Rescuers in both countries continue to clear the rubble and look for survivors 48 hours after the disaster
The death toll from the catastrophic earthquake in southern Türkiye and northwestern Syria has now moved past 10,000, officials said on Wednesday.
Rescuers, meanwhile, continue to clear the rubble and look for survivors. Teams from dozens of countries are helping locals in both states.
In Türkiye, over 8,500 people were killed and nearly 50,000 injured, President Recep Tayyip Erdogan told reporters after arriving in Kahramanmaras, a city in the province where the epicenter of the 7.7 magnitude quake was recorded.
According to Erdogan, nearly 6,500 buildings were destroyed. Vice President Fuat Oktay said earlier that more than 450,000 residents who had lost their homes were being housed in student dormitories.
People are still being found alive under the rubble. Anadolu news agency reported that two women were rescued after spending 48 hours trapped in the debris of a destroyed apartment block in Hatay Province.
On Monday morning, a series of powerful earthquakes ravaged the southern part of the country, leveling houses in several cities. President Recep Tayyip Erdogan described it as "the biggest disaster" since the 1939 Erzincan earthquake.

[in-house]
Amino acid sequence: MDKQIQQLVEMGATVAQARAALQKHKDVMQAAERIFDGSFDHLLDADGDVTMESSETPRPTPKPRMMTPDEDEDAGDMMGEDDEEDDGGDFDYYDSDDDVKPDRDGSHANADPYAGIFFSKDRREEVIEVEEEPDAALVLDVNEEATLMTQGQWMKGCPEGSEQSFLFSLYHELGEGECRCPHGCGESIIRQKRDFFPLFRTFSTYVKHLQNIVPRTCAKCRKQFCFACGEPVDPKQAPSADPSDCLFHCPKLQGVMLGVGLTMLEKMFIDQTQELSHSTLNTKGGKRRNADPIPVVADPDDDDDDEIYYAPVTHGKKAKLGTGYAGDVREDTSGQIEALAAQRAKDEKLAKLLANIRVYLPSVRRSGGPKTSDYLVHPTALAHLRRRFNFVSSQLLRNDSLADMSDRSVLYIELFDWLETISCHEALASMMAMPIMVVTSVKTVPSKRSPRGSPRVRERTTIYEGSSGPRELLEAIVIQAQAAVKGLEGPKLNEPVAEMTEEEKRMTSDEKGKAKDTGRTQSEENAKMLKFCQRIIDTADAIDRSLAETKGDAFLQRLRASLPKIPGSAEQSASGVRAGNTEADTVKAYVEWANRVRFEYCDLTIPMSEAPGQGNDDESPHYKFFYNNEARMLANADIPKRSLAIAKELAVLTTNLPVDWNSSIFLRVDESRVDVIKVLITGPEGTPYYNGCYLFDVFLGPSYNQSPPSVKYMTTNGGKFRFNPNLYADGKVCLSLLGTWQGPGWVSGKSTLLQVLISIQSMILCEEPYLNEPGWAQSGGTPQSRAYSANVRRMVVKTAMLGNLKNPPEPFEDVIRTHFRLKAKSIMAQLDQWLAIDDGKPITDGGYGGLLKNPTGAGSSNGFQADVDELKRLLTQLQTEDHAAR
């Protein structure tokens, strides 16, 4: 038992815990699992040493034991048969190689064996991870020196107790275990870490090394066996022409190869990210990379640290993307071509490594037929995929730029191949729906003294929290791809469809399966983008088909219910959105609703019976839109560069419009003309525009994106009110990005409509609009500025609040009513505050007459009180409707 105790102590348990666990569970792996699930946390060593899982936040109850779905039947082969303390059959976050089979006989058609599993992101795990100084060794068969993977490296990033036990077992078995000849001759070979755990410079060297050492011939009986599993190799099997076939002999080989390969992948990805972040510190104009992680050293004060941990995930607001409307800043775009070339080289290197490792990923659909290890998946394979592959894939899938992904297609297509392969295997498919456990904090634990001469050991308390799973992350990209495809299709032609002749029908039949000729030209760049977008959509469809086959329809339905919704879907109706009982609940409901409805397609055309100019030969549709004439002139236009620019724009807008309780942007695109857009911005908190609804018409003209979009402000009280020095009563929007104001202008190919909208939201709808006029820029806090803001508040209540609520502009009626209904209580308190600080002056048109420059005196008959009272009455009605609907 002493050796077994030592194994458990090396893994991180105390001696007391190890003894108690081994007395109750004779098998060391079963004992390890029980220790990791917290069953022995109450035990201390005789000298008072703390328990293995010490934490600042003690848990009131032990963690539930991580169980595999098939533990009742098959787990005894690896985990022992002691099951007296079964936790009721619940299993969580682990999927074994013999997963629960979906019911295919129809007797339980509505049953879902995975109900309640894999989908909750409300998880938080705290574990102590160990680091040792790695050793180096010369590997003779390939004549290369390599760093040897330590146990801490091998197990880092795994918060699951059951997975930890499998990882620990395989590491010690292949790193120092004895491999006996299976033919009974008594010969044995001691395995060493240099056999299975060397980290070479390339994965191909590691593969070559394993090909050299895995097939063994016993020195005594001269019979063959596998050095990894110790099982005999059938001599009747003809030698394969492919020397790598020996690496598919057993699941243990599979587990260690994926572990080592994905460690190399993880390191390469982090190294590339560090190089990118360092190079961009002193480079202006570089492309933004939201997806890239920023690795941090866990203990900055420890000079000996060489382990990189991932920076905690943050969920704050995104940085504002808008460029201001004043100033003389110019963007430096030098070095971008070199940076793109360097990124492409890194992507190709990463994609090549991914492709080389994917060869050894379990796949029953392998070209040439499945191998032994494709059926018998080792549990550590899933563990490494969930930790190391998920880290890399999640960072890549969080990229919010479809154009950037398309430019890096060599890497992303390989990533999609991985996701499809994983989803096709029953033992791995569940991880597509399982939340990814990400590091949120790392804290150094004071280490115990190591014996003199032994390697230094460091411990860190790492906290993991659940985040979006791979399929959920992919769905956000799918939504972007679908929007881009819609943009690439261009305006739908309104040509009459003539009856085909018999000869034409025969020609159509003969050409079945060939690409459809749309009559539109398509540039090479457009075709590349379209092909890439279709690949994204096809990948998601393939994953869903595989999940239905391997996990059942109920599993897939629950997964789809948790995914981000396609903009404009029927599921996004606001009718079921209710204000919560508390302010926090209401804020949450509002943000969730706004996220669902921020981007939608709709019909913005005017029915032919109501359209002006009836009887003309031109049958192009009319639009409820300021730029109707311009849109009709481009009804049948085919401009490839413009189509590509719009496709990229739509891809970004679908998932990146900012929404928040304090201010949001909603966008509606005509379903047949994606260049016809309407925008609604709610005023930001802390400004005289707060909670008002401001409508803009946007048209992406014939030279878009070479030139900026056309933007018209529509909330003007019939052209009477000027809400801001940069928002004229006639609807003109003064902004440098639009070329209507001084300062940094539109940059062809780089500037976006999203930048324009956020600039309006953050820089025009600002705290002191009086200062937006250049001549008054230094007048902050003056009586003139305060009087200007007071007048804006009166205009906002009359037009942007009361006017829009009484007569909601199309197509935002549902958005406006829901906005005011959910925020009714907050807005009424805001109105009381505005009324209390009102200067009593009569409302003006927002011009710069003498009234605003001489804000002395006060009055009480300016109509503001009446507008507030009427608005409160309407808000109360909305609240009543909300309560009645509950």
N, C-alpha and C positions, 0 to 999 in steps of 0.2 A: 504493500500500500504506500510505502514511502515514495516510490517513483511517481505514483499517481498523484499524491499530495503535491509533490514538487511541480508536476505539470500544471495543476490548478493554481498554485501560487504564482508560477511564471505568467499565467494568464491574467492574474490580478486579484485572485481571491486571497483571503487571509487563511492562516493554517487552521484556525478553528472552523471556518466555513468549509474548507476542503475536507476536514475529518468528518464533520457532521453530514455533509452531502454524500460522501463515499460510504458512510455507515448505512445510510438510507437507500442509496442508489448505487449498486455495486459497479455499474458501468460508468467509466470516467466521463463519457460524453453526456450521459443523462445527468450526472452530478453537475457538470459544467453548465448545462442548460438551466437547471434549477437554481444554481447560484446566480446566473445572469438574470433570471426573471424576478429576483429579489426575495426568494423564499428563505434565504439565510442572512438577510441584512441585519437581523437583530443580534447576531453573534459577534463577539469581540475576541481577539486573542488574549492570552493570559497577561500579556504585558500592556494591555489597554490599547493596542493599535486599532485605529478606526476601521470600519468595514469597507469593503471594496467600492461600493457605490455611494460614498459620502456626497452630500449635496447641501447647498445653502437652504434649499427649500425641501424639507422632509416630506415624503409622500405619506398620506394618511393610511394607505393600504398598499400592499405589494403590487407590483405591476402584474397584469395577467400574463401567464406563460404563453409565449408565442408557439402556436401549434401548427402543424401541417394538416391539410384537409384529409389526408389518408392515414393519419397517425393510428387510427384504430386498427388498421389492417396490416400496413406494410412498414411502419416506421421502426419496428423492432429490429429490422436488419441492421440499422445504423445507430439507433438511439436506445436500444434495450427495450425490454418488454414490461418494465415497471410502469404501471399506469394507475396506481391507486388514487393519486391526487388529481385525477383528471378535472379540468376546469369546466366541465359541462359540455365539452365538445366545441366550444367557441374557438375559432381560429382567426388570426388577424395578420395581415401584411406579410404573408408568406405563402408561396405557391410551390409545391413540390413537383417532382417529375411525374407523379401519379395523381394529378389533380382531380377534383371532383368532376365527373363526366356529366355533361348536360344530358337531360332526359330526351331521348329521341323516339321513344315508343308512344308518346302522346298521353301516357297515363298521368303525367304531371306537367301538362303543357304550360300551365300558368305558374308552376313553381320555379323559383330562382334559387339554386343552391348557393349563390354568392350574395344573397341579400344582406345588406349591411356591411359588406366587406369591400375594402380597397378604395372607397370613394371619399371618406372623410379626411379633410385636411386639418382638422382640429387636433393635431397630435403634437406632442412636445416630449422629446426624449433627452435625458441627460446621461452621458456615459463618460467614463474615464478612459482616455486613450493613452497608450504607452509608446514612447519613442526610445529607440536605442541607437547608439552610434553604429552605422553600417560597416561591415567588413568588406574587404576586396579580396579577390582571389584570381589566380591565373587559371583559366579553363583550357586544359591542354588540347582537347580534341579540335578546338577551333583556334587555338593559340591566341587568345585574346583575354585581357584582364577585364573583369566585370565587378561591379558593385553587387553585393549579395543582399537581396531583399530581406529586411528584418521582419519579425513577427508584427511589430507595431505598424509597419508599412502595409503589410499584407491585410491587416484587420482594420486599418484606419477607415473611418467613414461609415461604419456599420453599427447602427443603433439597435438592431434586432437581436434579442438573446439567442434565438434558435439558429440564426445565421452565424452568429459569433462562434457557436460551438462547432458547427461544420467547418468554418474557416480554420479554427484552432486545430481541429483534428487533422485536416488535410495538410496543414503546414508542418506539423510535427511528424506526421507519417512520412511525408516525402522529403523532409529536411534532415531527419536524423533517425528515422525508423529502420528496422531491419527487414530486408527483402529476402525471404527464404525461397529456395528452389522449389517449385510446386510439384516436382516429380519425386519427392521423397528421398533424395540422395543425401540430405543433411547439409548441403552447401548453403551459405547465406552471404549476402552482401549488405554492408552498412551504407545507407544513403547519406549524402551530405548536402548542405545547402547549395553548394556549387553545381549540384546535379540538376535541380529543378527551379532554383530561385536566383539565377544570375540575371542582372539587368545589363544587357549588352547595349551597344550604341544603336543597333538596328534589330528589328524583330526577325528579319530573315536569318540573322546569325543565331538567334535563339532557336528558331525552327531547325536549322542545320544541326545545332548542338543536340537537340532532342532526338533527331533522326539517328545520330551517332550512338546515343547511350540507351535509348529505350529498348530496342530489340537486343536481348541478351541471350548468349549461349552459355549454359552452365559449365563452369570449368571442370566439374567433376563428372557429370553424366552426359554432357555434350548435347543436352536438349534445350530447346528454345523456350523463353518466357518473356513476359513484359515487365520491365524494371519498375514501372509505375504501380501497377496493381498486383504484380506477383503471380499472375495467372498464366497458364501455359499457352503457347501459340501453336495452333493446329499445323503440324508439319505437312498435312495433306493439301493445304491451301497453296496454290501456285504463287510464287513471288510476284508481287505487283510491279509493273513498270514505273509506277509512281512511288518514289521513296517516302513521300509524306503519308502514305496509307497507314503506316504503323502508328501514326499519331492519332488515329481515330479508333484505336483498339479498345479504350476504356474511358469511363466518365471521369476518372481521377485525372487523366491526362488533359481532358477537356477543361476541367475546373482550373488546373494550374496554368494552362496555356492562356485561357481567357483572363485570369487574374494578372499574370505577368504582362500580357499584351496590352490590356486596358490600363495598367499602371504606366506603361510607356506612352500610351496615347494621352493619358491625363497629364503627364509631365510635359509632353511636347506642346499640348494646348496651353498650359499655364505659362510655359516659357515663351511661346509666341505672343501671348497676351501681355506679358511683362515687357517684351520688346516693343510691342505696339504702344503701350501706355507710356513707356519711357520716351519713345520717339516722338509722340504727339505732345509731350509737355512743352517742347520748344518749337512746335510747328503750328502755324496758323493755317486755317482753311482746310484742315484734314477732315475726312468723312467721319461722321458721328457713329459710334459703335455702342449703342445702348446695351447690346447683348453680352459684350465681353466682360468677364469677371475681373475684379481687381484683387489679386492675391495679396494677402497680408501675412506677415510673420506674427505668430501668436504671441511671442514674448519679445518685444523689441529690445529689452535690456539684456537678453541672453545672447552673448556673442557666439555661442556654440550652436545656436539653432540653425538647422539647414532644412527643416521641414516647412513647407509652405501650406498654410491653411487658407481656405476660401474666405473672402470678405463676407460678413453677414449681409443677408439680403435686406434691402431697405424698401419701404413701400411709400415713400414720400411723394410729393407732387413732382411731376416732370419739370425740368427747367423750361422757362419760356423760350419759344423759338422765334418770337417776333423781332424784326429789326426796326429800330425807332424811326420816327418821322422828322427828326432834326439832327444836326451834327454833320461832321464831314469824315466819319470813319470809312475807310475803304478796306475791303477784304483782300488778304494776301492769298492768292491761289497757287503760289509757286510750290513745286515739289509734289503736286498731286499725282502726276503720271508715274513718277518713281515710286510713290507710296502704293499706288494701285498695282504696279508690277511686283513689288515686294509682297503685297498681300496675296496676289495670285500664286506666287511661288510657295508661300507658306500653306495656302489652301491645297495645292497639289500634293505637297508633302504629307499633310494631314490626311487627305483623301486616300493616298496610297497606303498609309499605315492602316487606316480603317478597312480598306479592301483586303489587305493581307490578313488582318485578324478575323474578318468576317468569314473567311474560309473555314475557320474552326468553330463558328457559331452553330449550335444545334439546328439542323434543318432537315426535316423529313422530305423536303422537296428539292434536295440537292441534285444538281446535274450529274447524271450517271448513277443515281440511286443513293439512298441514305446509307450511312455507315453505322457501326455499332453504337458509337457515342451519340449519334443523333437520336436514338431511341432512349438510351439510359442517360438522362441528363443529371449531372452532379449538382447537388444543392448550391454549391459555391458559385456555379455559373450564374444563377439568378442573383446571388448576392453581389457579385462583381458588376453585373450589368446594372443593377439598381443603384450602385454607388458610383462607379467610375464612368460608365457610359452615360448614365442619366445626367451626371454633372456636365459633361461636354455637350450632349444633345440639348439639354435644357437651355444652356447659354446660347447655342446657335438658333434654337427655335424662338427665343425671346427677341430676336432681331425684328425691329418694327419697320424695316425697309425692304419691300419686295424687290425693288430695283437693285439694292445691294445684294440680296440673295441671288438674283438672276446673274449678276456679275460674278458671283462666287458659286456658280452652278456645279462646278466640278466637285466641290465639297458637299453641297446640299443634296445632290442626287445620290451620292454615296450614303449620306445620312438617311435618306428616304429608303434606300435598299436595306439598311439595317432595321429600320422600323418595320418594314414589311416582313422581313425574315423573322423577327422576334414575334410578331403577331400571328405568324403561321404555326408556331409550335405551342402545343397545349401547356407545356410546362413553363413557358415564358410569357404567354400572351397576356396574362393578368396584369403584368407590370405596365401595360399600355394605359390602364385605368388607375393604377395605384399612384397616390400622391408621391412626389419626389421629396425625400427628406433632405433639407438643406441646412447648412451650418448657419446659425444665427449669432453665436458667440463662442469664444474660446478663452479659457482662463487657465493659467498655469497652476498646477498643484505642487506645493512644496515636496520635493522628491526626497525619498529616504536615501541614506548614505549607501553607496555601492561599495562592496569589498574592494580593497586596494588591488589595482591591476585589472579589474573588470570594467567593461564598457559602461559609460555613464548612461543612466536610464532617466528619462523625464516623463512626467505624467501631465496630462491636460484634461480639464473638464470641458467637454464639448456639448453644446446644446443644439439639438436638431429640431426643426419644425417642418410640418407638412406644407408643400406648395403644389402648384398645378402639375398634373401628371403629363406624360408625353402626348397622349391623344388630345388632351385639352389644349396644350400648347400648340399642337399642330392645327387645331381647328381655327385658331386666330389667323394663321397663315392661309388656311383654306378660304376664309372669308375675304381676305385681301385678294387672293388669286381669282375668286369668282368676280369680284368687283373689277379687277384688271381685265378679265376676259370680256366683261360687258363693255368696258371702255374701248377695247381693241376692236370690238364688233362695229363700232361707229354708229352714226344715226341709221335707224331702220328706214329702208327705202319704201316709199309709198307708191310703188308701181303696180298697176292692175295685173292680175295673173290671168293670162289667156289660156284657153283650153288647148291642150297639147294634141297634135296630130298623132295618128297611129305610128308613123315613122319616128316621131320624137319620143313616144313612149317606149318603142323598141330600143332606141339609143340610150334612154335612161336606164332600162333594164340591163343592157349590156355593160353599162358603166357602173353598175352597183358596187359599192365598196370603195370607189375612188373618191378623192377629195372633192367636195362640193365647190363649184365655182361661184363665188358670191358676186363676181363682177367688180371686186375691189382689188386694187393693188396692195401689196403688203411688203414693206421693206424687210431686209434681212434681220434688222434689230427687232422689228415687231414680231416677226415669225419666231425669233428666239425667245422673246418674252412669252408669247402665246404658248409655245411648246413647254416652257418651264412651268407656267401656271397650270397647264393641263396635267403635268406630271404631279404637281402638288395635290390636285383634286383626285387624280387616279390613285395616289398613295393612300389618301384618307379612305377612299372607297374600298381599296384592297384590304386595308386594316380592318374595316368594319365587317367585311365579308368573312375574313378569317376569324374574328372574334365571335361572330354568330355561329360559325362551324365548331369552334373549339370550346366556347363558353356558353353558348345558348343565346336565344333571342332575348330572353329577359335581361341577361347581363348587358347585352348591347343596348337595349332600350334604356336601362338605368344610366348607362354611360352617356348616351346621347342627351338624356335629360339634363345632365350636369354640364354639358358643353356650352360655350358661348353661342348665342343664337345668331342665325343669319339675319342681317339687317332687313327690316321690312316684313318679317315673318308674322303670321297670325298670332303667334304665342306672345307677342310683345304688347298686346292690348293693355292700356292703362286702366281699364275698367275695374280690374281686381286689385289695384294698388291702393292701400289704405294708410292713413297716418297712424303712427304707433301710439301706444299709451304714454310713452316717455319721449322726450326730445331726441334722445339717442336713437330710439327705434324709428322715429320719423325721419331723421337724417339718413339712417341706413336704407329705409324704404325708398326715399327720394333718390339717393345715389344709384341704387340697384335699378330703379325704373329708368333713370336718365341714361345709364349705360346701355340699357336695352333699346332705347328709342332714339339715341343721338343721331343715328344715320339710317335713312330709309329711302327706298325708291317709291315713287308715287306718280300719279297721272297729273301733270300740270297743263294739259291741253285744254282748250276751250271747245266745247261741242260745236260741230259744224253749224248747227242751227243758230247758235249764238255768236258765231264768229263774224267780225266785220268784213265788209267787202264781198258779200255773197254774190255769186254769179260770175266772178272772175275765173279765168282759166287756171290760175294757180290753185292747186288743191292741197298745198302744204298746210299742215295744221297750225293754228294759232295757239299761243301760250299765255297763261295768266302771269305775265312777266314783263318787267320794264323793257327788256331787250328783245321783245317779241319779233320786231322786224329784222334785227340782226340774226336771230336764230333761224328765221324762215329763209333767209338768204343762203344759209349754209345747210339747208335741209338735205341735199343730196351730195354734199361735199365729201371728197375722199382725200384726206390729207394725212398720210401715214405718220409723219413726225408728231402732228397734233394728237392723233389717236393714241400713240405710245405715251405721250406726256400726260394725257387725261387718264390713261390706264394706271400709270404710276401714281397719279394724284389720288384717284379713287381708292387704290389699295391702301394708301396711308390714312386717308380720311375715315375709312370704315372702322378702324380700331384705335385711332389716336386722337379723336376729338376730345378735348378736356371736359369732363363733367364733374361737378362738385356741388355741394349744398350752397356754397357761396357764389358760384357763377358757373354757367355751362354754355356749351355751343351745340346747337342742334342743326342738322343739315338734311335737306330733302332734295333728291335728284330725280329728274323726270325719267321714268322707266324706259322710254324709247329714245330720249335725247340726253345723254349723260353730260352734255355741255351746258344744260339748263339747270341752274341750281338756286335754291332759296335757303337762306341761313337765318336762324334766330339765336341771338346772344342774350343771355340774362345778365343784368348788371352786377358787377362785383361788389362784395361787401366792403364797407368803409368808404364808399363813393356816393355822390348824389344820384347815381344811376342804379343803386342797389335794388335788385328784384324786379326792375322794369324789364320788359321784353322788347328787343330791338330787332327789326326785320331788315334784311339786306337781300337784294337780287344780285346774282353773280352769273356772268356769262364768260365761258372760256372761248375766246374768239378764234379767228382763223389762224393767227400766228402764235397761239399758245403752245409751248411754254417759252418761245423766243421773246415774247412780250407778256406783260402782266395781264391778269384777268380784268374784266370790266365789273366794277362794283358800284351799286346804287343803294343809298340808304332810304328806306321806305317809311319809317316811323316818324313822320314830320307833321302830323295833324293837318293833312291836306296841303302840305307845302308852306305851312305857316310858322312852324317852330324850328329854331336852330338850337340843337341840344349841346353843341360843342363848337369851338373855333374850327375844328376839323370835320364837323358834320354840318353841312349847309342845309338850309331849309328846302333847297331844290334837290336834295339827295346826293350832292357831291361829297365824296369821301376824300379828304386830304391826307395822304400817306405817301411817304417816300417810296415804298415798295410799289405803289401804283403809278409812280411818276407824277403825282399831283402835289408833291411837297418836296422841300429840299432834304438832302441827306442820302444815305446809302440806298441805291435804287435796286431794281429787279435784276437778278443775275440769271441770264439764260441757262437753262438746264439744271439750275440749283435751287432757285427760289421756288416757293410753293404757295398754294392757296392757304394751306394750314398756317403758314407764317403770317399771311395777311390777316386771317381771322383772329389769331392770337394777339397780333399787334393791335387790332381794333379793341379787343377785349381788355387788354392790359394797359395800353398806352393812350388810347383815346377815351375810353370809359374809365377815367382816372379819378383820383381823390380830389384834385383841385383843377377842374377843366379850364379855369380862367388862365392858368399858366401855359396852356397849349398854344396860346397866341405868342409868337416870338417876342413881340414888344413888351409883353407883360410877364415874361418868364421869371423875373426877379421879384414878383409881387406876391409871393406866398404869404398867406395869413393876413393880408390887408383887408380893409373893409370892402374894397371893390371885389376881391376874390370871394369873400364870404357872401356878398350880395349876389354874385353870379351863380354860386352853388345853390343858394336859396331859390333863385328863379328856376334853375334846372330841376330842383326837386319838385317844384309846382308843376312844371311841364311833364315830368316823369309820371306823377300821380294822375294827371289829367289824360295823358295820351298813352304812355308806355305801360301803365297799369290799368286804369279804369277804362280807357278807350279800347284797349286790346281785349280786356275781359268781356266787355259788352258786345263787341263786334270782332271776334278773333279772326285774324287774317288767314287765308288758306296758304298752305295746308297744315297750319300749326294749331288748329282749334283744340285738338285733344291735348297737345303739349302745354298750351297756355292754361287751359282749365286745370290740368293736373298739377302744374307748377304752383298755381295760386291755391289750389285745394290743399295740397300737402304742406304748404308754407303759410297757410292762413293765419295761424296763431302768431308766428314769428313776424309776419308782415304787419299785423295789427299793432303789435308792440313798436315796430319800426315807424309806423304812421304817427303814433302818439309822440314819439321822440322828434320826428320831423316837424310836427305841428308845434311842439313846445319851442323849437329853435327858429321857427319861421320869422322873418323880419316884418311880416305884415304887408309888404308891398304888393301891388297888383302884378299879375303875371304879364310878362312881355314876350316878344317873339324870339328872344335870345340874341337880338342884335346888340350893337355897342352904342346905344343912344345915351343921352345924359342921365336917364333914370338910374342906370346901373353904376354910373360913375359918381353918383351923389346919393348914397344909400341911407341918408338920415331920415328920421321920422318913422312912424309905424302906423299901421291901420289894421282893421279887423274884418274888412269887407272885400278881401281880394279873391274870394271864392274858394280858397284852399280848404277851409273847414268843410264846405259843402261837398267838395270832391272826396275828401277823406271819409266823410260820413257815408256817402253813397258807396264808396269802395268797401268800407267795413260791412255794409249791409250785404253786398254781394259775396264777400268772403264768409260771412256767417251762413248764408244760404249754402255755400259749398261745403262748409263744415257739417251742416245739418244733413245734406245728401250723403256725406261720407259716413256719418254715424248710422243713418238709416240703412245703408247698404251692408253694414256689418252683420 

A three-month state of emergency was declared in the ten affected provinces on Tuesday. All schools across the country were closed for a week.
In neighboring Syria, more than 1,260 were killed and nearly 2,300 injured, Health Minister Hassan al-Ghabbash said. Separately, over 1,400 dead and around 2,700 injured were reported in the northwestern parts of Syria not controlled by the government, according to the Washington Post.
Al Ghabbash said officials were working "around the clock" to maintain the flow of medical and other supplies to Aleppo, Latakia and Hama, the regions hit hardest by the quake. More than 70 mosques have been equipped to function as shelters, according to the government.